Assuming you are talking about VMware ESX, you should also know that is able to overcommit memory. VMs hardly ever use their full appointed memory ration, so ESX can commit more than the available amount of RAM to VMs and run more VMs than it actually 'officially' has RAM for.

Most likely your bottlenech will not be CPU or RAM, but IO. VMware boasts huge amounts of IOPS in their marketing, but when push comes to shove, SCSI reservation conflicts and limited bandwidth will stop you dead way before you'll come close to the IOPS VMware brags about.

Anyway, we are not experiencing the 20 VM performance degradation. What version of ESX are you using?

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Thanks Wzzrd! I am currently using VMWare Server 2.0, but planning to try ESX very soon. I've been watching I/O on all host arrays very carefully, and the only way I was able to max it out is by rebooting multiple guests at a time. When the guests are doing light workload or staying idle, the host disks are 99% idle. So, I am suspecting that something else than CPU and IO is causing all the VMs to slow down. By the way, they slow down dramatically - it takes 20 seconds to open the Start menu, and if I run Task Manager inside a VM, the task manager takes 90% CPU - weird! –  Dennis Kashkin Jun 22 '09 at 22:24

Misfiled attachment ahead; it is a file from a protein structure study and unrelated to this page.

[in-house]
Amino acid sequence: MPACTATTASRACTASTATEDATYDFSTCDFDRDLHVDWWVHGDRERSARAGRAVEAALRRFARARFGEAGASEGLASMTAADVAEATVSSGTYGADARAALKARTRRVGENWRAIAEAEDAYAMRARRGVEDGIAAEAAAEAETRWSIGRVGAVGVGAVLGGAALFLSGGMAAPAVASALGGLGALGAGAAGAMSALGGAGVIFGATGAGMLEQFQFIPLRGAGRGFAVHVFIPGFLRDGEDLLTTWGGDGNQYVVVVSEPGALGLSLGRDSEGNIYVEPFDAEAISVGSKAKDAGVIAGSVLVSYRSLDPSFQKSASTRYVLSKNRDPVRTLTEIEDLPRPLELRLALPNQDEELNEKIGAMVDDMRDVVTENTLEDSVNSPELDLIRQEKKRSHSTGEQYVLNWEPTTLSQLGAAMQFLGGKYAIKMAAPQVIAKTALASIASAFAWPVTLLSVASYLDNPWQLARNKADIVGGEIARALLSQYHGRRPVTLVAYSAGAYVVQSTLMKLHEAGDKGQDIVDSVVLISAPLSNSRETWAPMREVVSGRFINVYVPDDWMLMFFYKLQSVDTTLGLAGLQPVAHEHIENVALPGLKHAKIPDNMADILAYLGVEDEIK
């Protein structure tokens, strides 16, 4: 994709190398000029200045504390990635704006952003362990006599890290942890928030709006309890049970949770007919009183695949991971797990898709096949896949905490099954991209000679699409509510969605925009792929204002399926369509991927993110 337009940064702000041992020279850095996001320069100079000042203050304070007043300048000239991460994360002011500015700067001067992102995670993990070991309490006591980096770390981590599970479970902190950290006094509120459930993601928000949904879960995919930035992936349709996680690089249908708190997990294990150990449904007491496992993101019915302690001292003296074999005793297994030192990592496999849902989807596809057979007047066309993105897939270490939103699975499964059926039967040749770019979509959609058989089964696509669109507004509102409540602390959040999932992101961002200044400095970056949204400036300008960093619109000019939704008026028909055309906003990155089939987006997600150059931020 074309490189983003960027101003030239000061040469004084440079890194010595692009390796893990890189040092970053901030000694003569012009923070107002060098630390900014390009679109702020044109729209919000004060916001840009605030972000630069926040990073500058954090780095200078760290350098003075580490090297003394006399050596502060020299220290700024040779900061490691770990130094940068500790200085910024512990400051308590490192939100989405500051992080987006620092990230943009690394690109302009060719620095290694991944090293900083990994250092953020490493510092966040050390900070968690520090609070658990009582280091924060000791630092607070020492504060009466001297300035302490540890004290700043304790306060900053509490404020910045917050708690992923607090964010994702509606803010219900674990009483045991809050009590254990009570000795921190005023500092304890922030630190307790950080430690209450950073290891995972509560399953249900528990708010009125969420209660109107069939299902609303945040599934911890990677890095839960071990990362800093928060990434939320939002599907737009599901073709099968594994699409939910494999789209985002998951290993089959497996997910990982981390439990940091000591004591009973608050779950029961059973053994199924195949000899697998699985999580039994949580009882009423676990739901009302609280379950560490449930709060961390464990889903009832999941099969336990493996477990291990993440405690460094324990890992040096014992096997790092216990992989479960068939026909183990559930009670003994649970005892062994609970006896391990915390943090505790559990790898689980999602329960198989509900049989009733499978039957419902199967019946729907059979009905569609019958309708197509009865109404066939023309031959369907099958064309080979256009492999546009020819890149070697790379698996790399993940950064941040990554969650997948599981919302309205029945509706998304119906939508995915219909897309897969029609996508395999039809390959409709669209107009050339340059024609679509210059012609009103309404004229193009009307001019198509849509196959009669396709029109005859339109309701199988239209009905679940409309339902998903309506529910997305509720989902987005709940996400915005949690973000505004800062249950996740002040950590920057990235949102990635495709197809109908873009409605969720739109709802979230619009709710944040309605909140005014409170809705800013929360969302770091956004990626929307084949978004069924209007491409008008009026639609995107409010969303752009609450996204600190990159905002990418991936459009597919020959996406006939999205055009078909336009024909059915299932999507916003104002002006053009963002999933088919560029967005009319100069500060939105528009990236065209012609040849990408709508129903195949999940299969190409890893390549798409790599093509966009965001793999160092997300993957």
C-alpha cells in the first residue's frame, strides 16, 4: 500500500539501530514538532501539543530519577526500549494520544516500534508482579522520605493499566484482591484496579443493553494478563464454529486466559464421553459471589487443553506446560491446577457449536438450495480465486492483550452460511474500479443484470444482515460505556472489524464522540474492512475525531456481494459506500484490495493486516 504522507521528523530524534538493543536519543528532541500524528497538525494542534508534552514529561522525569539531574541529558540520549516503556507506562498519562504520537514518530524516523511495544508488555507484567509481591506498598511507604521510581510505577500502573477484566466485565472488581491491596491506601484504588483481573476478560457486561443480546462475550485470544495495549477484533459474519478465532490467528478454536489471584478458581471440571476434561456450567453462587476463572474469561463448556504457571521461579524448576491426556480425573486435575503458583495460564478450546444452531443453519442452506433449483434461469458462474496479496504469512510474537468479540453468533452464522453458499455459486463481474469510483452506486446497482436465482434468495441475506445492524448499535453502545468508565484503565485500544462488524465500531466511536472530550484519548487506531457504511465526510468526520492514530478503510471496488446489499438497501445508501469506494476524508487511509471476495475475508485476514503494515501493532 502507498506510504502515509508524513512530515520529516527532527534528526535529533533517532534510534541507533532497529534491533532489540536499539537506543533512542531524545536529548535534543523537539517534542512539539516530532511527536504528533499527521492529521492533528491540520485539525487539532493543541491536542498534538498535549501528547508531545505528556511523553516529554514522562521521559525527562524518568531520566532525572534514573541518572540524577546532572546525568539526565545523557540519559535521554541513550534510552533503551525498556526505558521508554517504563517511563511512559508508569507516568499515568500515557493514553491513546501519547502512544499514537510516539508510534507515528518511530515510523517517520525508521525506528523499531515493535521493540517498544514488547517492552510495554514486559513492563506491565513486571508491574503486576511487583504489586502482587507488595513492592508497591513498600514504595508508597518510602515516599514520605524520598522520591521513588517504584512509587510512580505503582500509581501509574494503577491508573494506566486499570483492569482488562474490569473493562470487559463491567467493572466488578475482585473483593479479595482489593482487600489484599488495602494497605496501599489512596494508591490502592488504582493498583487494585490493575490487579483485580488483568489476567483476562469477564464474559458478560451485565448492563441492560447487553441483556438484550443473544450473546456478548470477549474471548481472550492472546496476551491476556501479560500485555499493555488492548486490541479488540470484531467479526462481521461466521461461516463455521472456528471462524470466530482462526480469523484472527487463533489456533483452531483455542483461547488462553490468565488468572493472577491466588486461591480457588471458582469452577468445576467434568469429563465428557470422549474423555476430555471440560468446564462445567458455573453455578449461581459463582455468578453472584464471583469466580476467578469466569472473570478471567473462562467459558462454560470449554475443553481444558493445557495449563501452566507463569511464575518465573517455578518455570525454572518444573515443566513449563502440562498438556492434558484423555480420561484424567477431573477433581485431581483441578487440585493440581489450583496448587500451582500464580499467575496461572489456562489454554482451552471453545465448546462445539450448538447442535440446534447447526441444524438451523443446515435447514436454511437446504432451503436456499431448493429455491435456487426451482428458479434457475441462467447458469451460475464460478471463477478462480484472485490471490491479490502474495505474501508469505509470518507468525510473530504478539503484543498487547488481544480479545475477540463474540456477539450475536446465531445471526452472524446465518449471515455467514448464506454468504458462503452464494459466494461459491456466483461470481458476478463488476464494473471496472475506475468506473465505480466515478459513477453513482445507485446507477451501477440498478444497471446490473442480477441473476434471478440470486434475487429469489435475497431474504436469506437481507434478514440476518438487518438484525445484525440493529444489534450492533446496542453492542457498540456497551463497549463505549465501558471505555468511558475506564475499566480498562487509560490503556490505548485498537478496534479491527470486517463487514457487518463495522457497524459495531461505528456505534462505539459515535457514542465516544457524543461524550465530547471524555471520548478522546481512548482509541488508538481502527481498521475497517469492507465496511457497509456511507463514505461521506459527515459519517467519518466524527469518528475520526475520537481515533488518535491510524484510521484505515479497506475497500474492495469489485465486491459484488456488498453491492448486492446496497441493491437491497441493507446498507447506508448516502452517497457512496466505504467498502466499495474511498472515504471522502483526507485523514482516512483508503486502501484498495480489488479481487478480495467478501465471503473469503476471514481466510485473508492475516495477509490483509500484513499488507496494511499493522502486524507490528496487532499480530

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That would because you are using VMware Server. VMware Server is a virtualization platform on top of another platform (Linux, most often), while ESX is a bare metal virtualization platform. Very different, both in concept as in the way it performs. –  wzzrd Jun 23 '09 at 6:50
    
Sadly when patch day comes with 100 vm's you WILL be rebooting a lot of the mat the same time ;) And patching itself is hard. Beware a service pack - that is when the real pain starts ;) –  TomTom Feb 9 '12 at 6:07
    
Stop fooling yourselves about thinking bare metal is something special. ESXi is just a stripped down Linux. Yes, Linux. –  dresende Jun 11 '12 at 22:47
    
@dresende. No, it isn't. Trust me. –  wzzrd Jun 12 '12 at 8:57

One major problem with a large environment like that would be disaster prevention and data protection. If the server dies, then 100 VMs die with it.